Editorial Jobs

What does it take to be an Editor? The editorial job is far from being simply about proofreading text. An editor wears multiple hats—curator, manager, strategist, and sometimes, even a psychologist as you manage writers and other creative talent. Whether you’re refining articles for clarity, driving a publication’s editorial vision, or orchestrating a multimedia storytelling project, the goal is always to elevate content and engage readers or viewers. Browse our latest jobs for Editors from top media and creative employers to find your next career opportunity. Keep reading to learn more about the wide-ranging requirements and multi-layered responsibilities of a job in the editorial field, where the written word meets managerial finesse.

What does an Editor do?

This role can vary depending on the industry or the type of Editor. However, an Editor’s part is to critically read or edit—whether that’s articles, stories, books, or any written text. The Editor also works with writers by directly editing and collaborating to ensure their work is set for publication. There are various types of Editors—from newspaper editors, book editors, copyeditors, developmental editors, video editors, and more.


What are the responsibilities of an editorial job?

Editors read and edit content for grammatical errors, spelling, and punctuation. Typically, depending on the type of editorial job, they are working with words in some way. They are responsible for ensuring an article corresponds with an in-house style guide. They have to pay attention to the grammatical soundness of the work and the tone. This ensures that the work is in its final form after they view and edit it. Magazine Editors work with an editorial team of writers and edit their work, which later becomes definitive editions of articles that make up an issue. Many freelance writers also work with editors by pitching to them for various digital media outlets. Different types of editors have different sets of responsibilities. For example, a book editor works on a longer manuscript with the book’s author while also being the primary contact between the author and the publishing house. With all this being said, the editorial world has a specific hierarchy. There are editor-in-chiefs, Managing Editors, Engagement Editors, Copy Editors, and more.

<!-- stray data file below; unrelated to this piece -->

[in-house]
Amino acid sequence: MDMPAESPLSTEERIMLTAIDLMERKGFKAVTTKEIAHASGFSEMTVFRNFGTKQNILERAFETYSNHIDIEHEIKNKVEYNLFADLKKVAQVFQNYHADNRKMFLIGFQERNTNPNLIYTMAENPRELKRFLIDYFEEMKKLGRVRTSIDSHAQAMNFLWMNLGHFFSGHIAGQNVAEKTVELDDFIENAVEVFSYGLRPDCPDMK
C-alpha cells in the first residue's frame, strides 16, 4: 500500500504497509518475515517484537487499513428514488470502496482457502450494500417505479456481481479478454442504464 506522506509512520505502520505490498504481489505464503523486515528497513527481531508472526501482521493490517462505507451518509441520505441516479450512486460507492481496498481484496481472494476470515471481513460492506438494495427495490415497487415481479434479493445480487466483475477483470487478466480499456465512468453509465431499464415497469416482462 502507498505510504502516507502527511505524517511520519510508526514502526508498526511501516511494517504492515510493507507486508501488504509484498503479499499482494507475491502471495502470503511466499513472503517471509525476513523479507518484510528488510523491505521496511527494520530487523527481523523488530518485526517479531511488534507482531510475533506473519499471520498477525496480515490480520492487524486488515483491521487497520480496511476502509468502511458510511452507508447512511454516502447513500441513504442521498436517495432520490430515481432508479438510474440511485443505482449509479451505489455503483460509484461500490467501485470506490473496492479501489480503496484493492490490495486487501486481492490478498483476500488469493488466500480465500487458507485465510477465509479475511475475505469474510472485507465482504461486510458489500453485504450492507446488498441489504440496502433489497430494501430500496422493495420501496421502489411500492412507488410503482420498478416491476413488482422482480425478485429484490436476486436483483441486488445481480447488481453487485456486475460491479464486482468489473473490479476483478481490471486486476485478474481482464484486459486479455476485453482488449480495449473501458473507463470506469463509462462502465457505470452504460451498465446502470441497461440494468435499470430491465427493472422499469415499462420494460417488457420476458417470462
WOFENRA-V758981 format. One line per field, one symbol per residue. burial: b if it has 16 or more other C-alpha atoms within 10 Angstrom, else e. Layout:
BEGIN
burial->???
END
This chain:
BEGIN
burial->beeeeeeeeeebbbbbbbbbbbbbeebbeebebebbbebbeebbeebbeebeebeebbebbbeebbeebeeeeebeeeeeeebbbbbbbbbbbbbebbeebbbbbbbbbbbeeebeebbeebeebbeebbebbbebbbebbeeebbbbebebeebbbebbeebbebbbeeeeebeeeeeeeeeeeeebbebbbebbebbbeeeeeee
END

What are the requirements of editorial jobs?

Typically, the requirements to work in Editorial include at least a bachelor’s degree in English, Journalism, or Communications. This candidate should also have a decent amount of writing experience, starting at least two years for most entry-level jobs. This person:

  • needs to have strong writing and proofreading skills
  • experience with content management systems
  • must be flexible, creative, and must pay a great amount of attention to detail, as they’ll be the final person to review content before it is published


The role of technology in modern editorial jobs

The tools and platforms available to Editors have evolved with the rise of digital media. An Editor today must be comfortable using various content management systems, editing software, and even SEO tools. Mastery over programs like Adobe InCopy, Google Docs, and SEO platforms can set you apart. These digital tools enable better collaboration with writers and other team members, streamline workflow, and make the editorial process more efficient.


Collaboration with other departments

An Editor often collaborates with other departments like marketing, public relations, and design to ensure the content aligns well with broader company goals. This could involve aligning content with marketing campaigns, ensuring PR-friendly language, or working closely with graphic designers to ensure harmonious text and visuals. Effective communication and teamwork skills are crucial here.


Types of editing: more than just grammar and spelling

Editing is not just about checking for grammatical errors. Different types of editing focus on various aspects of the text, such as content editing, developmental editing, and proofreading. Content editors usually examine the text’s structure, clarity, and coherence. Developmental editors work closely with the author to improve the narrative and its elements. Proofreaders take the final look to catch any grammar, spelling, and punctuation errors. Understanding the nuances between these can be critical for an Editor.


Ethical considerations in editing

Editors are often the final gatekeepers before content reaches the public. This places a great responsibility on them to ensure the information is accurate, fair, and ethically sound. From checking facts to avoiding plagiarism and maintaining objectivity, an Editor must adhere to a high ethical standard.


Career growth and editorial specializations

Within the editorial world, there is room for growth and specialization. You may start as a Copy Editor but eventually become a Managing Editor or editor-in-chief. Alternatively, you may specialize in a specific niche, like scientific editing, tech journalism, or literary manuscript editing. Specializing can make your skills more marketable and offer higher earning potential.


Networking and professional development

Maintaining a strong network is beneficial for an Editor. Joining editorial associations, attending industry events, and connecting with writers, publishers, and other Editors can provide opportunities for career growth. Professional development courses in new editing software, SEO, or project management can also give you an edge in the competitive landscape.